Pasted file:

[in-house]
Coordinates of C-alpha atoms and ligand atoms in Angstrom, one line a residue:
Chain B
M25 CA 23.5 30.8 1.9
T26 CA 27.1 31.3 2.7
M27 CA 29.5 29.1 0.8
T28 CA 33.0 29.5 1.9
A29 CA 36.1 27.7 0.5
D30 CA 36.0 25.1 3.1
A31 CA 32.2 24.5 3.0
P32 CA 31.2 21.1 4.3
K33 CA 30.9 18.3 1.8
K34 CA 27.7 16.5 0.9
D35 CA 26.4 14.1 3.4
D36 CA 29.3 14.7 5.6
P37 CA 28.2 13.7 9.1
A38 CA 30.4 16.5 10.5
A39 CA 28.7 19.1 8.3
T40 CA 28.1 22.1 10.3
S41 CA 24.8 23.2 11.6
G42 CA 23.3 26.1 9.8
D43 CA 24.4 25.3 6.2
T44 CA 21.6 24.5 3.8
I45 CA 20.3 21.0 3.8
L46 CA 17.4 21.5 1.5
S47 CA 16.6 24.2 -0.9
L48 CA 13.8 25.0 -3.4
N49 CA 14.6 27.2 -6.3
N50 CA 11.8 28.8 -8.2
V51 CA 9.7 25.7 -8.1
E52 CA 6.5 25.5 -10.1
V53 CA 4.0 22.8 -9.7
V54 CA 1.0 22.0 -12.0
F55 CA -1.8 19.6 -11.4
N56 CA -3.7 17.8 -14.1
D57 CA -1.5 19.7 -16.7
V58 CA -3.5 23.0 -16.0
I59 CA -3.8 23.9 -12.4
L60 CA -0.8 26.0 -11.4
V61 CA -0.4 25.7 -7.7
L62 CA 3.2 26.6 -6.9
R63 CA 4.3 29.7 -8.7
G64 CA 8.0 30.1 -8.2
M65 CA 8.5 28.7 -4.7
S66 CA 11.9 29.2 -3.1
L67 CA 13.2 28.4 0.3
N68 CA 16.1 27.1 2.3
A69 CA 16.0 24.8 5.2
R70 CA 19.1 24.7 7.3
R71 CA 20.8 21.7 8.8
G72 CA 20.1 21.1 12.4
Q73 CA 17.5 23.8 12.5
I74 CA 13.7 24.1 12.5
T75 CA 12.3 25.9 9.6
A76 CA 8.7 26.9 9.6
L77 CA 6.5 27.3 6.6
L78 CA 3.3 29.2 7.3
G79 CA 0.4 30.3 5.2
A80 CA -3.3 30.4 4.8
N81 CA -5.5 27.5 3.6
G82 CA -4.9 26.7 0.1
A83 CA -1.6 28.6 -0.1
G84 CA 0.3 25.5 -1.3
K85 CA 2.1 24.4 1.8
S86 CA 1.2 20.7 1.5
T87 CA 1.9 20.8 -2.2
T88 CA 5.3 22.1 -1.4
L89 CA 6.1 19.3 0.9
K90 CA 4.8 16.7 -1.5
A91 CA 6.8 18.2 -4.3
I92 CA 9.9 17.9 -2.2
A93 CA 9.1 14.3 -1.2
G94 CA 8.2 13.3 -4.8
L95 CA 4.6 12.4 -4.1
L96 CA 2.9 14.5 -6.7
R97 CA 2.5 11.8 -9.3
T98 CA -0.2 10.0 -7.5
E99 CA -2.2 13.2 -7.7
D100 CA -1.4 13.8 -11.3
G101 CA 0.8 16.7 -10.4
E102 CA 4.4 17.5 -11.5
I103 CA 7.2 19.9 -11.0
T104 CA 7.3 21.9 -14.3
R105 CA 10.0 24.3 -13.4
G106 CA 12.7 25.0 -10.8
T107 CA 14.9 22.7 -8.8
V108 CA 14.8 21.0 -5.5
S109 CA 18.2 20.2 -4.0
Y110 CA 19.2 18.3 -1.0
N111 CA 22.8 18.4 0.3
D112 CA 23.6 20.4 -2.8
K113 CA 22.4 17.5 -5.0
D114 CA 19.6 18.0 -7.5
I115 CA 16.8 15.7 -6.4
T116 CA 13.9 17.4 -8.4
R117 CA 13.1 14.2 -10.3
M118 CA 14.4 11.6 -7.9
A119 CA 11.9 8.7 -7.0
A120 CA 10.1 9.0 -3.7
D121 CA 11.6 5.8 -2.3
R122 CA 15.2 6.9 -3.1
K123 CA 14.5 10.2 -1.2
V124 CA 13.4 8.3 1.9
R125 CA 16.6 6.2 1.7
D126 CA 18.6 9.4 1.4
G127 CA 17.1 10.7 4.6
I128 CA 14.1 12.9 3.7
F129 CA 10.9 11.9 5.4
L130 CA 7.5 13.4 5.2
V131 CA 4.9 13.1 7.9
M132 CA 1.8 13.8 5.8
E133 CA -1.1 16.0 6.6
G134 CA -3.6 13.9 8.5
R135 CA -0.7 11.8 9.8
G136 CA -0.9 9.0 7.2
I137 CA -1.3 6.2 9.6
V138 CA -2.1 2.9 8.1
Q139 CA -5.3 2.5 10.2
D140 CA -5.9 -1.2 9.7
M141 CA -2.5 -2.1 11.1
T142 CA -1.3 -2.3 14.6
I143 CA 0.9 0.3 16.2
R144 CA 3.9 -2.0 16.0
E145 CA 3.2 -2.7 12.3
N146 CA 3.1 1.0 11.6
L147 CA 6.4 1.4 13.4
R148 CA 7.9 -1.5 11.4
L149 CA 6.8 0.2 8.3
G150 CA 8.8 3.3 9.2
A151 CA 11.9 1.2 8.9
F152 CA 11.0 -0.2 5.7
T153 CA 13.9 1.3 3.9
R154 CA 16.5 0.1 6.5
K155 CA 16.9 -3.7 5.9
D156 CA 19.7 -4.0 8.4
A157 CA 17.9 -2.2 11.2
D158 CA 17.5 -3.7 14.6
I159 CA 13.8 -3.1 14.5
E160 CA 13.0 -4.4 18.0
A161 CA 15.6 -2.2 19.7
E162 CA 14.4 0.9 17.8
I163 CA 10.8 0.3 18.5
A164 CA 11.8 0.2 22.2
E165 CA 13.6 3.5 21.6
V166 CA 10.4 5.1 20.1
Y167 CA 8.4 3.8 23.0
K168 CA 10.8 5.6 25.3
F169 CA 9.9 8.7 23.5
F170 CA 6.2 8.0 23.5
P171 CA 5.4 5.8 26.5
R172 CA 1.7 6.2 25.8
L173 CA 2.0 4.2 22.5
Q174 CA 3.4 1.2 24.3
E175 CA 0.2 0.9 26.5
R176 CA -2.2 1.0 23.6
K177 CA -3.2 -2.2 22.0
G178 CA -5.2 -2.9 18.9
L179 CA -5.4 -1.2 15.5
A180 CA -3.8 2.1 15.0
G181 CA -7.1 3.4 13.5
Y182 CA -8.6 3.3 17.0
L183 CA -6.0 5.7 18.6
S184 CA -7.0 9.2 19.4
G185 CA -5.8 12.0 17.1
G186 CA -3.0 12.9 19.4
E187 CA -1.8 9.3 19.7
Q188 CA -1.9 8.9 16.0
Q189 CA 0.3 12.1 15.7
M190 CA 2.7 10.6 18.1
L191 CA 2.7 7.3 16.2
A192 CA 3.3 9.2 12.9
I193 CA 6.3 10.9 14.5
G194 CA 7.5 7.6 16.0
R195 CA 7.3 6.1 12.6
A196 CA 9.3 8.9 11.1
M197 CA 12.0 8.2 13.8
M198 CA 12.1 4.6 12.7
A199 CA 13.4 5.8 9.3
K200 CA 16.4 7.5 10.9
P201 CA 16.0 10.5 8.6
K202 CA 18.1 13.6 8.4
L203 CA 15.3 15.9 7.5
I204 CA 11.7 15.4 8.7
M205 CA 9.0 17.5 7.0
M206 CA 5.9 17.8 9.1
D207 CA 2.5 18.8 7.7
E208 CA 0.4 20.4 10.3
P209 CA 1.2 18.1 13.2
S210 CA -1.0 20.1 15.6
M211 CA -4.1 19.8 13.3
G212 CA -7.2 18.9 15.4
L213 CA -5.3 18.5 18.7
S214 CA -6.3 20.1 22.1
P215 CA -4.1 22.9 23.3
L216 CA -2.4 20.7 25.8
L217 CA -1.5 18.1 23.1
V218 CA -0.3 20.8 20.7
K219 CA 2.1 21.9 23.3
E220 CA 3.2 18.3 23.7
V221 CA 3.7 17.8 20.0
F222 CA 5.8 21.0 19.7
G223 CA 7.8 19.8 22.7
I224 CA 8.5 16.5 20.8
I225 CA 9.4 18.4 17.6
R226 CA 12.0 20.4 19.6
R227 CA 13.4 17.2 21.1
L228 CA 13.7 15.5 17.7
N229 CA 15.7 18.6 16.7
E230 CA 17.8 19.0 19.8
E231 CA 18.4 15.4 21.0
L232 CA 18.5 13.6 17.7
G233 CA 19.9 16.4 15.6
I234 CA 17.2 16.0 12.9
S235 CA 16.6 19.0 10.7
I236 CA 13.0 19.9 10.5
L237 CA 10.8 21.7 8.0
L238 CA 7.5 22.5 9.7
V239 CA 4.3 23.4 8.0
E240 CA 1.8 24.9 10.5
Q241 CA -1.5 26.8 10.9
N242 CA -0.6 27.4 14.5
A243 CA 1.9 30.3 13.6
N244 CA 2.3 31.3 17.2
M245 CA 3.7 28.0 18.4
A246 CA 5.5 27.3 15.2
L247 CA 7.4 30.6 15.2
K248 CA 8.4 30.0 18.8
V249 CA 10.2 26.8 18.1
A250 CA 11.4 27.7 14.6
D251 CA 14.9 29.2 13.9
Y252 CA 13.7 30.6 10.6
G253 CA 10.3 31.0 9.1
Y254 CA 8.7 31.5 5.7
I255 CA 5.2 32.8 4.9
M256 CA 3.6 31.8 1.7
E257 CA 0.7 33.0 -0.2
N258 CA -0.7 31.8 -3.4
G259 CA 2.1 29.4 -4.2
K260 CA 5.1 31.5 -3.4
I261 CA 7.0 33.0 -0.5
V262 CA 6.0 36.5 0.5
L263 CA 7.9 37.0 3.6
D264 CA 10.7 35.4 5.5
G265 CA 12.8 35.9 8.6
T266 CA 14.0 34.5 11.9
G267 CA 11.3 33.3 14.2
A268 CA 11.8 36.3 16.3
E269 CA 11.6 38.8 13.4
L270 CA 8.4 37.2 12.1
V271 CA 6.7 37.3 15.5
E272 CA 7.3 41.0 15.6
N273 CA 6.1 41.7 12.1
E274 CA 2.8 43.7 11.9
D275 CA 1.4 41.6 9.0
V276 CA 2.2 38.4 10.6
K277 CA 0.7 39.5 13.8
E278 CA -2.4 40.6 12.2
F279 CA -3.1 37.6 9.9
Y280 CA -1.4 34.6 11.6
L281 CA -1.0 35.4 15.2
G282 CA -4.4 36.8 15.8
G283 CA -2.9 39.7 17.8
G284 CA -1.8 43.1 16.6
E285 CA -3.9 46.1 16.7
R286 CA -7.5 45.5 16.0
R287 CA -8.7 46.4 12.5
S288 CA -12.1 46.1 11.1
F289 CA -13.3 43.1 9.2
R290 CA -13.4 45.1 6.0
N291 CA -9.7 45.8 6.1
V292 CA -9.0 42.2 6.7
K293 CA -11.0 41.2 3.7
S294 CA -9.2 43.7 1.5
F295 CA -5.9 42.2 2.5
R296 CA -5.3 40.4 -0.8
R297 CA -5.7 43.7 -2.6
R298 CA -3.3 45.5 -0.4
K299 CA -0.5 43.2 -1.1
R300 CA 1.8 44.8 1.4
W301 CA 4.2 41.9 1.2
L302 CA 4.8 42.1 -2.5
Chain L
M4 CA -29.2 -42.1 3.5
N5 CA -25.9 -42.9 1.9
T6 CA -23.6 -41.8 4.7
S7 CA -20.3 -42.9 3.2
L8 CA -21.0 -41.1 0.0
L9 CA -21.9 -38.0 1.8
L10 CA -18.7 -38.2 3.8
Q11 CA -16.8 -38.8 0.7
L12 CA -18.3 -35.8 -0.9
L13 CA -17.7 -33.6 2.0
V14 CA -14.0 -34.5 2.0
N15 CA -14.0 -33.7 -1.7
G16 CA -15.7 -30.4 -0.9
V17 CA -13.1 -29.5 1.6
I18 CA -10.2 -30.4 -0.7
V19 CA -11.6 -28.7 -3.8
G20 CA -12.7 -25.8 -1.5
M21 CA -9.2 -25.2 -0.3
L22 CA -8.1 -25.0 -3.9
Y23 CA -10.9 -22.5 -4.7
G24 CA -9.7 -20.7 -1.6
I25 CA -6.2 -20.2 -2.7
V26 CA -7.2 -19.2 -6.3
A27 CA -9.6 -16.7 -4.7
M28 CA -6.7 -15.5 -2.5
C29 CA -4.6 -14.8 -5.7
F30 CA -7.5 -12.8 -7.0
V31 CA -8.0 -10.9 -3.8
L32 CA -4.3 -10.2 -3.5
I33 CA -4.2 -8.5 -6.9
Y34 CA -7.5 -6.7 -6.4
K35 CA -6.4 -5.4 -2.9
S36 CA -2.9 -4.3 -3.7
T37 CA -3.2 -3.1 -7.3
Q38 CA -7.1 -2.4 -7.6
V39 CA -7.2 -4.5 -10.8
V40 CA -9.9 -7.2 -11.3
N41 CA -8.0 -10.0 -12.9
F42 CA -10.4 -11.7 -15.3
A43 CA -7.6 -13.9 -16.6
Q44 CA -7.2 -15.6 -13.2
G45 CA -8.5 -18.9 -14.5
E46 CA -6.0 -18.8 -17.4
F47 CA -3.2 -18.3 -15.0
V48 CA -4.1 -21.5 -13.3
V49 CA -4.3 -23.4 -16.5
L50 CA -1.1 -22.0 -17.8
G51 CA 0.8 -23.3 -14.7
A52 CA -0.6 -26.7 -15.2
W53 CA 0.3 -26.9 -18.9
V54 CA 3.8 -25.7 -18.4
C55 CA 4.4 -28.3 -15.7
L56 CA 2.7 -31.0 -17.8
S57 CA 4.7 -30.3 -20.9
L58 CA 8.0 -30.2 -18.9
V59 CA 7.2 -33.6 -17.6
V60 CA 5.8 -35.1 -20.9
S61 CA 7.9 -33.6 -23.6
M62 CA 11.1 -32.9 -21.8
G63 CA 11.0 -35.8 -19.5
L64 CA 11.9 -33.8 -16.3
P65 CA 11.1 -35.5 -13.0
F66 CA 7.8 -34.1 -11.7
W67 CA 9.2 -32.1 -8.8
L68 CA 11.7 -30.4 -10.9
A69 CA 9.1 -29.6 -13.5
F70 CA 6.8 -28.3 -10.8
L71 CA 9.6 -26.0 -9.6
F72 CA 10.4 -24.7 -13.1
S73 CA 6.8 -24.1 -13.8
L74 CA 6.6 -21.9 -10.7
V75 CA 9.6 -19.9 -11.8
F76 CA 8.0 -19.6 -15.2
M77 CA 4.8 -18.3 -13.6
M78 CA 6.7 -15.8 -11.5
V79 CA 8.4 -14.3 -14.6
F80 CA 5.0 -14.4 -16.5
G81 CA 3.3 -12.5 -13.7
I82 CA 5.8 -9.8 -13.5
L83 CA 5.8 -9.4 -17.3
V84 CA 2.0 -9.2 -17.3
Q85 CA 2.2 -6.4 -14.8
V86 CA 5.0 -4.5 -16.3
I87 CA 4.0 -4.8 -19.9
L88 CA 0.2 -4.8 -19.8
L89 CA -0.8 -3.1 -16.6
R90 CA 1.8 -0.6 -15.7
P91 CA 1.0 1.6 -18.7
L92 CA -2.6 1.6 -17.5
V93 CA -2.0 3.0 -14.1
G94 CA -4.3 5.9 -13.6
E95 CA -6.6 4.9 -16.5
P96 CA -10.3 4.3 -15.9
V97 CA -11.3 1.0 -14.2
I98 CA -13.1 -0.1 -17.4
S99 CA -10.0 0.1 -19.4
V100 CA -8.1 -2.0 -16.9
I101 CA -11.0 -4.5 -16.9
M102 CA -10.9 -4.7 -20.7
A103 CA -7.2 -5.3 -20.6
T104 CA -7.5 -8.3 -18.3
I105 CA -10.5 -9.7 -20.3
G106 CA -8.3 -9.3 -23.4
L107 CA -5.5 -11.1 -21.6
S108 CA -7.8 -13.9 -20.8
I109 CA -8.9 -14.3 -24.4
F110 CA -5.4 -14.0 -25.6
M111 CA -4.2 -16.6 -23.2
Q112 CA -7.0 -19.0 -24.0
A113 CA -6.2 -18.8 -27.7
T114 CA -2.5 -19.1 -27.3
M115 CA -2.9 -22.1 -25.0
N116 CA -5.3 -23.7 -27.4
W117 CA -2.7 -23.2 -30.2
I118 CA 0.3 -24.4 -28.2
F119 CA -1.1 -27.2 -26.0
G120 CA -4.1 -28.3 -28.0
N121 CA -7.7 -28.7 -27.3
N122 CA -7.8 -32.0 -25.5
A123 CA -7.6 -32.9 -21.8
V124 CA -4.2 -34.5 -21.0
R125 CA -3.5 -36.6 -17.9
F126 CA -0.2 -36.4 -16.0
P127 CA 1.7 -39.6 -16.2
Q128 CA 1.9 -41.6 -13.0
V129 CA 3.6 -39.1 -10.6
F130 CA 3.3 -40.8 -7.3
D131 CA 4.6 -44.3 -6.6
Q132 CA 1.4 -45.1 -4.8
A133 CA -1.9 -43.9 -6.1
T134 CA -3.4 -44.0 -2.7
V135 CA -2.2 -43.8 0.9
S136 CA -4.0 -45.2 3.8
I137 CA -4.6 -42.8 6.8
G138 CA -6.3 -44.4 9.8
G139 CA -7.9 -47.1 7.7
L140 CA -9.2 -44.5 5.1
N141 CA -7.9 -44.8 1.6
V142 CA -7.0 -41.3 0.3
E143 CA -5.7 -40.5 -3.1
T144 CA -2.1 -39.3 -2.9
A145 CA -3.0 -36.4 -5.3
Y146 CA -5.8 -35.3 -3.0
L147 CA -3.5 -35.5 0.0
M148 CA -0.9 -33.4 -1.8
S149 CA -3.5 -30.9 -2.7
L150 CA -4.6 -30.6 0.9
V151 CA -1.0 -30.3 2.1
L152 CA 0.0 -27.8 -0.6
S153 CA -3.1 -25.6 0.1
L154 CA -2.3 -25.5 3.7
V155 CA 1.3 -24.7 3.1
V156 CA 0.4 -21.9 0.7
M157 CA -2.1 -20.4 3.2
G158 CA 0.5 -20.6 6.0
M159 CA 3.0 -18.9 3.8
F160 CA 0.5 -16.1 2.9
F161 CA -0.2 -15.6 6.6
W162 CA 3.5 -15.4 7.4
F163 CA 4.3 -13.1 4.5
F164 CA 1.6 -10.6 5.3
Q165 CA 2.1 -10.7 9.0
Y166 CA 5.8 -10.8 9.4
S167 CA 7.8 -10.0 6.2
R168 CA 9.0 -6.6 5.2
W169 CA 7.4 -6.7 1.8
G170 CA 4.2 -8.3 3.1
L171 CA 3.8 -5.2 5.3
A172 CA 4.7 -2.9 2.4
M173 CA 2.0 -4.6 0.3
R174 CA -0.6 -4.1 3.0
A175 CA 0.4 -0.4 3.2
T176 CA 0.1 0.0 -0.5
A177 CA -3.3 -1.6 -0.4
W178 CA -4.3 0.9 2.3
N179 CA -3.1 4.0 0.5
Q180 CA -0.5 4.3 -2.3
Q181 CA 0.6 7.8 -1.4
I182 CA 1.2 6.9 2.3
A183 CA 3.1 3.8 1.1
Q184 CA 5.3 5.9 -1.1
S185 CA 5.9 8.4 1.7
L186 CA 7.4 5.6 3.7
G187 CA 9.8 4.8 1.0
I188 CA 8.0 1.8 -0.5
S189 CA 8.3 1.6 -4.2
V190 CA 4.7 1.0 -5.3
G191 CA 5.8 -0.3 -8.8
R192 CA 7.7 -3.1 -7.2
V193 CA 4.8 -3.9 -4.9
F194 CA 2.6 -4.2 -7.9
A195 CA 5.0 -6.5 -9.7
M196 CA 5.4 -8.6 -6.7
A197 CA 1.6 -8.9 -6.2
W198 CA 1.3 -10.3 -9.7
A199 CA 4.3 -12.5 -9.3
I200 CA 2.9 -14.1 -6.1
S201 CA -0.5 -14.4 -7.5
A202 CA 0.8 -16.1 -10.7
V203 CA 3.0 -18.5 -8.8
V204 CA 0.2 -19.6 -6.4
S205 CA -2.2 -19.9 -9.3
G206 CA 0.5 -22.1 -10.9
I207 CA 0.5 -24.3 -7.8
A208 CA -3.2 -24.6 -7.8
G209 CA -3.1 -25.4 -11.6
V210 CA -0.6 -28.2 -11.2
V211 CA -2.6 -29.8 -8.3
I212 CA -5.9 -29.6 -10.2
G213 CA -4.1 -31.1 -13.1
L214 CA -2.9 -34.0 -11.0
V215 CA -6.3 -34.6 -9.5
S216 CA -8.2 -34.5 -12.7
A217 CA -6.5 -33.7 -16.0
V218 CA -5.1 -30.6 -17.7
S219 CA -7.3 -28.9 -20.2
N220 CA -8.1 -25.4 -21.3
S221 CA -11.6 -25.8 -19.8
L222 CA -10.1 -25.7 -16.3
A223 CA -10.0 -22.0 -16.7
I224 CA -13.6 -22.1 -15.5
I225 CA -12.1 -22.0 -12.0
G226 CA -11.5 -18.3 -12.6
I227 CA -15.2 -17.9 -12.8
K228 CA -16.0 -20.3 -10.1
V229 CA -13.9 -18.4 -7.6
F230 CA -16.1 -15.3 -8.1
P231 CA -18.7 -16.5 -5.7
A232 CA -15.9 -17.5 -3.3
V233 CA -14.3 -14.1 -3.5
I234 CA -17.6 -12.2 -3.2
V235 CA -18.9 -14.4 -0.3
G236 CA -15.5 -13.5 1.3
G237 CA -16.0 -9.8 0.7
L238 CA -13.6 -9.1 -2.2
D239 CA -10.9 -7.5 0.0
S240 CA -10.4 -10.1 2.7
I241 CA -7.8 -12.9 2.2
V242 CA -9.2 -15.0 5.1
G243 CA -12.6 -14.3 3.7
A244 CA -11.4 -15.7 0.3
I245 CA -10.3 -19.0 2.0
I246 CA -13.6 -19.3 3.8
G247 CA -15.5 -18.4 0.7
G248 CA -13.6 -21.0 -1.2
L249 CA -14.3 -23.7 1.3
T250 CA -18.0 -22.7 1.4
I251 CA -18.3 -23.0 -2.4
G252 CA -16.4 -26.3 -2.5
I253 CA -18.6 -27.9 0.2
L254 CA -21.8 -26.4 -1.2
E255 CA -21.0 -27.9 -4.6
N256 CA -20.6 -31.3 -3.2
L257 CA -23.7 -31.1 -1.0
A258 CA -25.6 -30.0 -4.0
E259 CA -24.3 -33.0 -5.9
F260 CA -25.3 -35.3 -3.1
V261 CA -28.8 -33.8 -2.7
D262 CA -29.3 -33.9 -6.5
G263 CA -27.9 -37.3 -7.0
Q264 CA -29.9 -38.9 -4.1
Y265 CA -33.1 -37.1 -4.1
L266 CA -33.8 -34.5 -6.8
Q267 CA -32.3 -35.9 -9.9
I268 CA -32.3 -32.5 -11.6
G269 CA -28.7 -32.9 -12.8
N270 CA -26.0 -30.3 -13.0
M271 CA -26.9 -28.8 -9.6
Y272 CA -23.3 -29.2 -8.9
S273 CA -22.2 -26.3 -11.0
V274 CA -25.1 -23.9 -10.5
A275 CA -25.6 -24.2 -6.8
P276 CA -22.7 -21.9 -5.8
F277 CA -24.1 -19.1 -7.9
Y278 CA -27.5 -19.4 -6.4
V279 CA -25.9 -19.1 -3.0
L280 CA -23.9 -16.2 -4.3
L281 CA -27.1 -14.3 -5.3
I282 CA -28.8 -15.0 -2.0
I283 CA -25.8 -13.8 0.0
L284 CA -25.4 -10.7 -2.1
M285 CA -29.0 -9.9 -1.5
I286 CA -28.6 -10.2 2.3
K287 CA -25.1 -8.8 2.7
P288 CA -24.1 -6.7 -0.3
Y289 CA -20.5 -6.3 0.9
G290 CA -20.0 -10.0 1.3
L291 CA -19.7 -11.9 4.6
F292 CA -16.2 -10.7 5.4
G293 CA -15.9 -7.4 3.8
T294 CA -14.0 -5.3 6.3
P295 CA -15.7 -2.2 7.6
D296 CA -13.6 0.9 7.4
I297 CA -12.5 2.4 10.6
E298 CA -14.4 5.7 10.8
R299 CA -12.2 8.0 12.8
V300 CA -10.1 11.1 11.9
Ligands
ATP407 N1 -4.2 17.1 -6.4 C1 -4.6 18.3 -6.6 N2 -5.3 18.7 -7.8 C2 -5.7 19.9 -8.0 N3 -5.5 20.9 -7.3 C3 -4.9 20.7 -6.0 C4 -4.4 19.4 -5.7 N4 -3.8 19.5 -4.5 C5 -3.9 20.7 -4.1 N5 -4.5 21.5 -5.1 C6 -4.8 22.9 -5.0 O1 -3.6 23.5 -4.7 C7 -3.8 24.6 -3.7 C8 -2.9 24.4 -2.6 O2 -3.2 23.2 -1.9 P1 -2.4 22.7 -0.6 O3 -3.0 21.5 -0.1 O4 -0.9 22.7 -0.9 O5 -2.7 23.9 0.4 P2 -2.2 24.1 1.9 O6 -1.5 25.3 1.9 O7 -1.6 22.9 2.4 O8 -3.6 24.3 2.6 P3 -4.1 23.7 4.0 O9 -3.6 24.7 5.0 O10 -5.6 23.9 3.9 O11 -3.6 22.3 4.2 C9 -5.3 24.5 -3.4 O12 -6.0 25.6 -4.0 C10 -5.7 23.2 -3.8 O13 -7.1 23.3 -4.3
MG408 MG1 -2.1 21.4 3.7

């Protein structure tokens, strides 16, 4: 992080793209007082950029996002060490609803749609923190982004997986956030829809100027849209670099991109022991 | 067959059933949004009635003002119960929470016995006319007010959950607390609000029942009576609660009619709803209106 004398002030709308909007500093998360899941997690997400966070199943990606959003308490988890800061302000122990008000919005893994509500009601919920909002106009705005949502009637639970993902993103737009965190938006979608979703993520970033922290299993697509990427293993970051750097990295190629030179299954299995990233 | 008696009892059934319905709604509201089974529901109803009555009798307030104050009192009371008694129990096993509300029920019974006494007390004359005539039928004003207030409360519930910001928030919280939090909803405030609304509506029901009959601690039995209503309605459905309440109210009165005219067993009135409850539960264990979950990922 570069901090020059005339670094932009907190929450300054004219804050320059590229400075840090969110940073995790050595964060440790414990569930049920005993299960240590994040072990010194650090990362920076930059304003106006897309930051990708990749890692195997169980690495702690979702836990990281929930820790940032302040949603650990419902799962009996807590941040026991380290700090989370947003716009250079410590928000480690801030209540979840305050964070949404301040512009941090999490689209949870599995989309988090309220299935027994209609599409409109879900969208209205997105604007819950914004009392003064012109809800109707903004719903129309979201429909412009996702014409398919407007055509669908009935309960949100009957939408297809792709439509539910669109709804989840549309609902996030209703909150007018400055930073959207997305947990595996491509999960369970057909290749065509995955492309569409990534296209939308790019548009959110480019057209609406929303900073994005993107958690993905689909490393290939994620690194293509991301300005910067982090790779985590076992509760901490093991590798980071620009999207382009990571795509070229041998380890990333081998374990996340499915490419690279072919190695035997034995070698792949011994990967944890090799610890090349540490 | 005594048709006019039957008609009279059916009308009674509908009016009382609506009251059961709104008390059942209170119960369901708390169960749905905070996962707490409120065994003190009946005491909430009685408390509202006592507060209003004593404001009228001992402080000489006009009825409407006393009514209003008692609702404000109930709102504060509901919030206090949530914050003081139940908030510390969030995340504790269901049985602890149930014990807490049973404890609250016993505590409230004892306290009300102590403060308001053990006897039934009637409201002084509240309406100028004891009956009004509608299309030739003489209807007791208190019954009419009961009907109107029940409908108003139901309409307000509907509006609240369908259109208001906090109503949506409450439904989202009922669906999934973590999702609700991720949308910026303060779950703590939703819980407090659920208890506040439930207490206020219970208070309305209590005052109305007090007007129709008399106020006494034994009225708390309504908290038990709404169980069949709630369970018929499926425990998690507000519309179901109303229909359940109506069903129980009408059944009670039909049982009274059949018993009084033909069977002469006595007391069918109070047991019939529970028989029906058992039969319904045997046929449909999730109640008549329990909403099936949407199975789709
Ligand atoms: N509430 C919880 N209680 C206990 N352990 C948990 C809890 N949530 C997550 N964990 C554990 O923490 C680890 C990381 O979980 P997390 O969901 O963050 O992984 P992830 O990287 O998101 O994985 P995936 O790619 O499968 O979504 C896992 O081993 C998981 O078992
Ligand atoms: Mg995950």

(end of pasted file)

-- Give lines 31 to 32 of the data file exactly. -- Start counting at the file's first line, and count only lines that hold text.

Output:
E52 CA 6.5 25.5 -10.1
V53 CA 4.0 22.8 -9.7